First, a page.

Cases (other than those filed in justice court or brought under the Texas Family Code, Property Code, or Tax Code, or healthcare liability claims brought under Chapter 74 of the Texas Civil Practice & Remedies Code) where the amount of controversy is $100,000 or less (including penalties, costs, expenses and attorney fees) and no non-monetary relief will now be governed by expedited trial procedures, which include streamlined discovery and a trial schedule aimed at swift resolution.  Rule 169 is mandatory, absent the exceptions discussed below. 

In addition to new Rule 169, the Texas Supreme Court revised the following existing rules:

  • Rule 47(c):  a claimant must specify a range of monetary relief sought.  In a multi-claimant case, each claimant must plead that he or she seeks monetary relief of $100,000 or less for the case to be considered an expedited action.
  • Rule 190.2:  all expedited actions are subject to Level 1 discovery and parties may no longer opt out of Level 1 by agreement.
  • Rule 190.5:  the court may modify a discovery control order or re-open discovery in an expedited action.  In other cases, the court must modify discovery schedules for good cause. 
  1. Removal of Cases from the Expedited Process  

Cases must be removed from the expedited process for any of the following reasons:

  • a claimant amends his or her pleading to seek more than $100,000;
  • a claimant amends his or her pleading to seek non-monetary relief; or
  • “for good cause shown.” 

The comments to Rule 169 provide some guidance on whether “good cause” exists, which may include:

  • cases where damages sought by multiple claimants against the same defendant total more than $100,000;
  • cases where a defendant has filed a compulsory counterclaim in good faith that exceeds $100,000;
  • cases that require an interpreter; and
  • cases where the number of parties and witnesses or the complexity of the legal and factual issues warrants removal from the expedited process.
  1. Referral of the Expedited Case to ADR

Under the final version of Rule 169(d), the court may refer the case to ADR unless the parties have agreed not to engage in ADR.  The ADR procedure must meet the following parameters:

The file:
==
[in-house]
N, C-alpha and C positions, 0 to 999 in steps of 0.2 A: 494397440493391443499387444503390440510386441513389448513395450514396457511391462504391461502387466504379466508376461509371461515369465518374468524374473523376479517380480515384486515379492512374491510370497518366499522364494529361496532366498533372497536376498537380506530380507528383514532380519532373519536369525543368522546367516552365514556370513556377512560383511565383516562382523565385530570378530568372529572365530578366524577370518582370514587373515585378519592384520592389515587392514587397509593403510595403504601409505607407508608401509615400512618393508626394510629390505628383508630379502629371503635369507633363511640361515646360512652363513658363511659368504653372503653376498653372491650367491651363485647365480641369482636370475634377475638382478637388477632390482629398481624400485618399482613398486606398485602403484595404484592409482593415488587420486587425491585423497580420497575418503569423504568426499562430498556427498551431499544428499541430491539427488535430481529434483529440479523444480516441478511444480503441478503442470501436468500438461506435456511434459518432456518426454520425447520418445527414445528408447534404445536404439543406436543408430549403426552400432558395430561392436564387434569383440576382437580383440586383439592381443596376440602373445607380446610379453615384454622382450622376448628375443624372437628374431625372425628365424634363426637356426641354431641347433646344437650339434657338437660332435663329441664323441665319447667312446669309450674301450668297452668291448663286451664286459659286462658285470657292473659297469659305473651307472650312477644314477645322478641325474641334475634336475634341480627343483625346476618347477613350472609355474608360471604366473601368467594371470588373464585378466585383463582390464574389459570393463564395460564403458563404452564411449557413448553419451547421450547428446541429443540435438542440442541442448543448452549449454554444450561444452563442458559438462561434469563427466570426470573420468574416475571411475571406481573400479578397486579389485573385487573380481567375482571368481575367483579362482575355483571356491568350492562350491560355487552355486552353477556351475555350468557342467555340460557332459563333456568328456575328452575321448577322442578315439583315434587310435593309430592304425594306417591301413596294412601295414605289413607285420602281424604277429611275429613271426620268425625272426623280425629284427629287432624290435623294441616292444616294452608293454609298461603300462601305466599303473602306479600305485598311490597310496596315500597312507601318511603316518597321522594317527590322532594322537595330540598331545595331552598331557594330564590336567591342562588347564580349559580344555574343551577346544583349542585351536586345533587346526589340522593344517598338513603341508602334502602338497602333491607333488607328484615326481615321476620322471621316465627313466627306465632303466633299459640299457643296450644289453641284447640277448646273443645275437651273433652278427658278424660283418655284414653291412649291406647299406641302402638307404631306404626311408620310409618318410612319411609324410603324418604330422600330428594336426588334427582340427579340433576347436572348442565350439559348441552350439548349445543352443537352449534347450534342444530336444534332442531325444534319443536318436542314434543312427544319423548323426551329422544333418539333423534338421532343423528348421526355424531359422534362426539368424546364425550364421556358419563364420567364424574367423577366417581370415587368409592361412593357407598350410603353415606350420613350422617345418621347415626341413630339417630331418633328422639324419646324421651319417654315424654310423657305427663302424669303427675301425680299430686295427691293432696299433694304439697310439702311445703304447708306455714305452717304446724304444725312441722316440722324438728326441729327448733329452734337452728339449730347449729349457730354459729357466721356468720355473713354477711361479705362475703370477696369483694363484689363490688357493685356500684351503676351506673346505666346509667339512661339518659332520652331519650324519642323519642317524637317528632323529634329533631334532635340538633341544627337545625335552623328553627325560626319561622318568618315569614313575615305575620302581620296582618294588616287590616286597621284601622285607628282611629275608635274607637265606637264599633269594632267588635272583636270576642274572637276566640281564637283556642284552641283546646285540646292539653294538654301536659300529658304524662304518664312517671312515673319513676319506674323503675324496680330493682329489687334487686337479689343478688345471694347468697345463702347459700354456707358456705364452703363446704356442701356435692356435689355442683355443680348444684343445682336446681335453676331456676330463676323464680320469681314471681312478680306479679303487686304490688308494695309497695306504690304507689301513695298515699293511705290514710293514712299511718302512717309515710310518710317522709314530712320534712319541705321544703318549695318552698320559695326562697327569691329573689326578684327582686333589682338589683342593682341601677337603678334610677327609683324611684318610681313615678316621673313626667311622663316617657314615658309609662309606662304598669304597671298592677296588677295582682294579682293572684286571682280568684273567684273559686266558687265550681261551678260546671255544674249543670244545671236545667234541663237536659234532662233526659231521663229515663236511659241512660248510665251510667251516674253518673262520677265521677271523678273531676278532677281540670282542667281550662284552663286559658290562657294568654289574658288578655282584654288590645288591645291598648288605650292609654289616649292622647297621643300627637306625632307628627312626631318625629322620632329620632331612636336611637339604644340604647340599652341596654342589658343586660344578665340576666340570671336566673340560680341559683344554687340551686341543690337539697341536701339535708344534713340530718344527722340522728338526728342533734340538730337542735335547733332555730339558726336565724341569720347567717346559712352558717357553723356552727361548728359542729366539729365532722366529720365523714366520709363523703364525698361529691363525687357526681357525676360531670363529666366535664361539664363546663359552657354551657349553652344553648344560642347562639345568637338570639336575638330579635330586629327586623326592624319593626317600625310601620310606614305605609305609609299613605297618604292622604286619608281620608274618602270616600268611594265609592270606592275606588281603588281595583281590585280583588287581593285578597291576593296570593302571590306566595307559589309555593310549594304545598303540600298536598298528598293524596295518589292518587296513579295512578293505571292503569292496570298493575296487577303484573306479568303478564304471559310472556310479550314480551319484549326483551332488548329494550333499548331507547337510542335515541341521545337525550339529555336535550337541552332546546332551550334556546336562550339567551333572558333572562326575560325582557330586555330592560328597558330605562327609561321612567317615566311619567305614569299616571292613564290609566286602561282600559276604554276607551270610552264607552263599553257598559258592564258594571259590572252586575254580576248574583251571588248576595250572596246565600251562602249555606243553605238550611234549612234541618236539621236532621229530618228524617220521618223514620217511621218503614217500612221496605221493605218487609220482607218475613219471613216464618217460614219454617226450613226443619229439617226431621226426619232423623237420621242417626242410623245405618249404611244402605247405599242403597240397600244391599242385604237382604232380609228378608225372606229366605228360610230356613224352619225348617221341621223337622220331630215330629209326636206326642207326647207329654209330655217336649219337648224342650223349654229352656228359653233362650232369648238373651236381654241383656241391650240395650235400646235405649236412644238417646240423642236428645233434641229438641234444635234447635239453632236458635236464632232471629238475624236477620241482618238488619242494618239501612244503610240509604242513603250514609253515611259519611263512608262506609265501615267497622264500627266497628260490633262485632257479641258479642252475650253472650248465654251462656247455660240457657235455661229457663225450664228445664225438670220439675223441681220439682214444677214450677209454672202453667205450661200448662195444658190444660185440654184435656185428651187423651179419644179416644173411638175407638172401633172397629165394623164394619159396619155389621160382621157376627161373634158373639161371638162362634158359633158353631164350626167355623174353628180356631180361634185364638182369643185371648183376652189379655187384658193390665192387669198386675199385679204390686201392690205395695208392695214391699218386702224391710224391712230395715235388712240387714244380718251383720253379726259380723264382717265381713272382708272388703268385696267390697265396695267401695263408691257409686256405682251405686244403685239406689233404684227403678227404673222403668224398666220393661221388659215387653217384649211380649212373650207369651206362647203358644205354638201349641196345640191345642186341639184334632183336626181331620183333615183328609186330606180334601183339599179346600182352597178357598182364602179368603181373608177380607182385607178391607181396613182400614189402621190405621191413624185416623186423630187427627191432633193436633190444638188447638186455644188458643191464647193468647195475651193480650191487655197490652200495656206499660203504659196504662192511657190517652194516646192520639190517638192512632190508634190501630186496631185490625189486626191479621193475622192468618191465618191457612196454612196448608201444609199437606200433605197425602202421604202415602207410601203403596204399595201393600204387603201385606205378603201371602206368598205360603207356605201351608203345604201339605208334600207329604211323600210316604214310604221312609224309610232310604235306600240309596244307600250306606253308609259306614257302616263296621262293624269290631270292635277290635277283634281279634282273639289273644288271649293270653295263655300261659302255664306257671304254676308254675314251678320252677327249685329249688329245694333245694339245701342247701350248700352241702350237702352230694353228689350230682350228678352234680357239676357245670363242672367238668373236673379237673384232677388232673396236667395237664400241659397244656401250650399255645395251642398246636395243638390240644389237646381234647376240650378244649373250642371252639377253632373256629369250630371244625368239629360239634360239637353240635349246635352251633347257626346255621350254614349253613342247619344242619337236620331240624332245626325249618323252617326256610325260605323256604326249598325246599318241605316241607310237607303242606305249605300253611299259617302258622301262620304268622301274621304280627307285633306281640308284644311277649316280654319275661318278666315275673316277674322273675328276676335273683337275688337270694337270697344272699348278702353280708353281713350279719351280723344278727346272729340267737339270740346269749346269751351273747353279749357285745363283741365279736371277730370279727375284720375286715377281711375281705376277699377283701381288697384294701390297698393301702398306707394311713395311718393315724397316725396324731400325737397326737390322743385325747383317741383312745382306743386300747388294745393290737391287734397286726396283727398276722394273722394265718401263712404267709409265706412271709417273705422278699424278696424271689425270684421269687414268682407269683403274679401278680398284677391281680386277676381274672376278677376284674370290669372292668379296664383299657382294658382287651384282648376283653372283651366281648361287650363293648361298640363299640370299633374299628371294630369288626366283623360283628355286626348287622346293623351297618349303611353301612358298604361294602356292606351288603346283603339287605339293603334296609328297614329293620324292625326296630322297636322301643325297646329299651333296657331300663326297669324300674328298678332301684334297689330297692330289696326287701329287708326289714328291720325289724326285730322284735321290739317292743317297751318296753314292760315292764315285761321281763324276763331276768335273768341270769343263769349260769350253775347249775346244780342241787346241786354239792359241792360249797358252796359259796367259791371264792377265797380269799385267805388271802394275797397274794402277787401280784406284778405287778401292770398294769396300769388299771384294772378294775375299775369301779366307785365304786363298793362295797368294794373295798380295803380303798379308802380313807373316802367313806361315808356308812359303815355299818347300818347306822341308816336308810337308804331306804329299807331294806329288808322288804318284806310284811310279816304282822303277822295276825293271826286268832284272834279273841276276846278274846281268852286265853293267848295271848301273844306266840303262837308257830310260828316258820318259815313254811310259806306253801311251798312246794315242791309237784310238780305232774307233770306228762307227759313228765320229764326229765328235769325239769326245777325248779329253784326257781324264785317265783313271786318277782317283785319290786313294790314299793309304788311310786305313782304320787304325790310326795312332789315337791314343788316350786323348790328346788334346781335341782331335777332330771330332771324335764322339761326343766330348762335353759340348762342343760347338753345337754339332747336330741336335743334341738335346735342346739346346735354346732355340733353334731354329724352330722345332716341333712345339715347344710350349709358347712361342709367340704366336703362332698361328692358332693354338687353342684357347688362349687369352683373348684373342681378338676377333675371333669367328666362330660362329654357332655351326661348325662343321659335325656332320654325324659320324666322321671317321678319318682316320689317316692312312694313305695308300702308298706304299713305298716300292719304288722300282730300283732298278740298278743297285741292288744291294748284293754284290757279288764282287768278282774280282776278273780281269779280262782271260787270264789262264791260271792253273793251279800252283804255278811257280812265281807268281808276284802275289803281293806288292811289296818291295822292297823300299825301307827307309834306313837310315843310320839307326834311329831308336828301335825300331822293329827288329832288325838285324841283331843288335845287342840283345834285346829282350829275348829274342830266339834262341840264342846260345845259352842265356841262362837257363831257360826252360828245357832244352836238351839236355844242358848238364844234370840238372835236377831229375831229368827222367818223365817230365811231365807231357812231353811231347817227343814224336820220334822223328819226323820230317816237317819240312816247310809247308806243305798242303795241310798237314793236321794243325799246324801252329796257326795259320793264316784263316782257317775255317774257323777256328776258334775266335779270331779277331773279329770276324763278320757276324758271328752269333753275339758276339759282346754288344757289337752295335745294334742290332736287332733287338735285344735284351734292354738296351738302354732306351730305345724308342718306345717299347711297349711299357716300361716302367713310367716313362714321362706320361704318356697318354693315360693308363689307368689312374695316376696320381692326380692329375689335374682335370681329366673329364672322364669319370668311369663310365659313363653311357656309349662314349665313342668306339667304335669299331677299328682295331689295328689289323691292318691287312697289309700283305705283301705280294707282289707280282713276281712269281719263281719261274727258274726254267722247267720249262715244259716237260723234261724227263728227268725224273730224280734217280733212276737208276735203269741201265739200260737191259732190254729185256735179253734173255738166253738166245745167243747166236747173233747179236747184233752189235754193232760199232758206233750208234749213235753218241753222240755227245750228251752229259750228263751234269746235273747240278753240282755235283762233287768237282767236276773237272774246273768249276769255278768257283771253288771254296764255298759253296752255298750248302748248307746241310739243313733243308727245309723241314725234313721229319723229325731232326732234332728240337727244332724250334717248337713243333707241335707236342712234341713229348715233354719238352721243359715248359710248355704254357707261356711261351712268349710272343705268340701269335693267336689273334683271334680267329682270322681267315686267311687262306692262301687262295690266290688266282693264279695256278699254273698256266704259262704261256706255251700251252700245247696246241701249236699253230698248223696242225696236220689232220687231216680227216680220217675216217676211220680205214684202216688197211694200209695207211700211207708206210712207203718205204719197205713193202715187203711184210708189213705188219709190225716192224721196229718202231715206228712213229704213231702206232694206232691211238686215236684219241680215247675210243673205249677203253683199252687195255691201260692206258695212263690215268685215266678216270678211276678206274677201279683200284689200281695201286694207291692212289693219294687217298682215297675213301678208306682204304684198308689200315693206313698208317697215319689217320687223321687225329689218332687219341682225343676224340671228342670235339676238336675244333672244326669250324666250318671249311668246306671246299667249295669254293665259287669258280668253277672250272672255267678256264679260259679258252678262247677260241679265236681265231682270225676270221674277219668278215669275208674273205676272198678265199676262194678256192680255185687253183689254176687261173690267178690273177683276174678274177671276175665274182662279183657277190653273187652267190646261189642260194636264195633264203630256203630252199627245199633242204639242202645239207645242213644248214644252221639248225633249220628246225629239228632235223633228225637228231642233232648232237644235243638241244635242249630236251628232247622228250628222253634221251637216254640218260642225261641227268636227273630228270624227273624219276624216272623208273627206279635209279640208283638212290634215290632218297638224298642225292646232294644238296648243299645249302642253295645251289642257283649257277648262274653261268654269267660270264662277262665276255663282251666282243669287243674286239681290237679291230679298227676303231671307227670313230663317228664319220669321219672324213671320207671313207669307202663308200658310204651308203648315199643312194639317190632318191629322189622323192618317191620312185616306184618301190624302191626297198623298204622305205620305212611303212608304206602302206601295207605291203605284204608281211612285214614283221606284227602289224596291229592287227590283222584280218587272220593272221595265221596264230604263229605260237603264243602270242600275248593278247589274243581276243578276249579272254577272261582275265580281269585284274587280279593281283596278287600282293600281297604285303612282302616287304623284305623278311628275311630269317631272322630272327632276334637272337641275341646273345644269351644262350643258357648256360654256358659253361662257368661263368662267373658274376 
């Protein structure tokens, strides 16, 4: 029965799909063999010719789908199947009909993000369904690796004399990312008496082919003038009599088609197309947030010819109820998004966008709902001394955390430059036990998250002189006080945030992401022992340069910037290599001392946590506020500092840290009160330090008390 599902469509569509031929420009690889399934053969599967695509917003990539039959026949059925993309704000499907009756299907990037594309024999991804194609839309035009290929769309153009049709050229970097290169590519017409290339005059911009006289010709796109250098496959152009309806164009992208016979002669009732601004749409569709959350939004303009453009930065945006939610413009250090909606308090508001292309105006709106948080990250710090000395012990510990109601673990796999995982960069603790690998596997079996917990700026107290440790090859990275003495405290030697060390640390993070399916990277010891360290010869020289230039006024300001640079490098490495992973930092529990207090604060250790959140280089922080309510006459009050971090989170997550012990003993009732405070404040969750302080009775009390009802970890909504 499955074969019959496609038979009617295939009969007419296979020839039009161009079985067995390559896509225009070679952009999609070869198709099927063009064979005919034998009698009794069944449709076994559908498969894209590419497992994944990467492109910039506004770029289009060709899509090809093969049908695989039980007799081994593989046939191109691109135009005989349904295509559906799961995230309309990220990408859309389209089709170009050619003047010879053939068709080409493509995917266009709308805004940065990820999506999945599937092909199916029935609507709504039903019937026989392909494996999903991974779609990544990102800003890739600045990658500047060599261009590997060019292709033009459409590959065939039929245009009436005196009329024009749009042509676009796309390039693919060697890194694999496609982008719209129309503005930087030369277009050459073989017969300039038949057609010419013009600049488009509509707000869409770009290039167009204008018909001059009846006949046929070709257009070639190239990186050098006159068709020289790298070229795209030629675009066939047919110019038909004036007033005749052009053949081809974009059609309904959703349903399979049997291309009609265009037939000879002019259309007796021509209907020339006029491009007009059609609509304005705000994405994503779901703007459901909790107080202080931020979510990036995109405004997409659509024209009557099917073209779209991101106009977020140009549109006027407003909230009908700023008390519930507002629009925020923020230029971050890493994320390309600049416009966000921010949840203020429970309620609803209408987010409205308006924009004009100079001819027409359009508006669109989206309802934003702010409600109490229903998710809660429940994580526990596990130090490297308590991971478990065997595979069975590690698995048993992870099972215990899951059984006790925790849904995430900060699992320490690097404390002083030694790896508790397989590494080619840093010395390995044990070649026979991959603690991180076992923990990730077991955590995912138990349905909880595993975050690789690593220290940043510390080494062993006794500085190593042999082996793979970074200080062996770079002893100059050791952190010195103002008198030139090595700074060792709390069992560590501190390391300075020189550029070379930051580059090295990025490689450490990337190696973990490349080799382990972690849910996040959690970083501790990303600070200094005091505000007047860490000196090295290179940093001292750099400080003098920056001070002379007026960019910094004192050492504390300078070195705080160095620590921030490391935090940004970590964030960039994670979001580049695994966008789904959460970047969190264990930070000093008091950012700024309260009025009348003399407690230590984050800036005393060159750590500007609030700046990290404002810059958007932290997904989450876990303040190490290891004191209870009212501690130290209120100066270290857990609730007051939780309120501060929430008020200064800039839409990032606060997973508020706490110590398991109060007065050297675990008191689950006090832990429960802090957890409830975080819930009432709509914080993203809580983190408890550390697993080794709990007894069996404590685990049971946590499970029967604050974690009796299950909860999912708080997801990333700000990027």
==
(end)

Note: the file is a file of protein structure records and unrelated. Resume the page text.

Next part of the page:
• it may not exceed a half-day in length;
  • it may not exceed a total cost of twice the amount of the applicable civil filing fees; and
  • it must be completed no later than 60 days before the initial trial setting.

The parties may agree to engage in a form of ADR other than as provided for in the Rule.

  1. Continuances of Expedited Actions

A court may continue an expedited case twice, not to exceed a total of 60 days. 

  1. Trial of Expedited Actions

On any party’s motion, the court must set the case for trial to begin within 90 days after the discovery deadline.  Each side has eight hours at trial, a change from five hours under the previous version of the Rule.  The court may extend additional time to “no more than twelve hours per side” on motion for good cause. 

The Takeaway

  • Texas lawyers handling cases in state court should consider filing a Rule 91a motion to dismiss if the circumstances support one.  Given the 60-day deadline, counsel should make a relatively prompt decision about the viability of a Rule 91a motion.
  • In light of the mandatory fee award provision of Rule 91a, counsel should give due consideration to the viability of the motion and likelihood that the moving party will prevail.
  • The expedited action rules should allow Texas counsel to resolve relatively low-dollar cases more efficiently and cost-effectively on behalf of our clients that are defending Texas state court actions.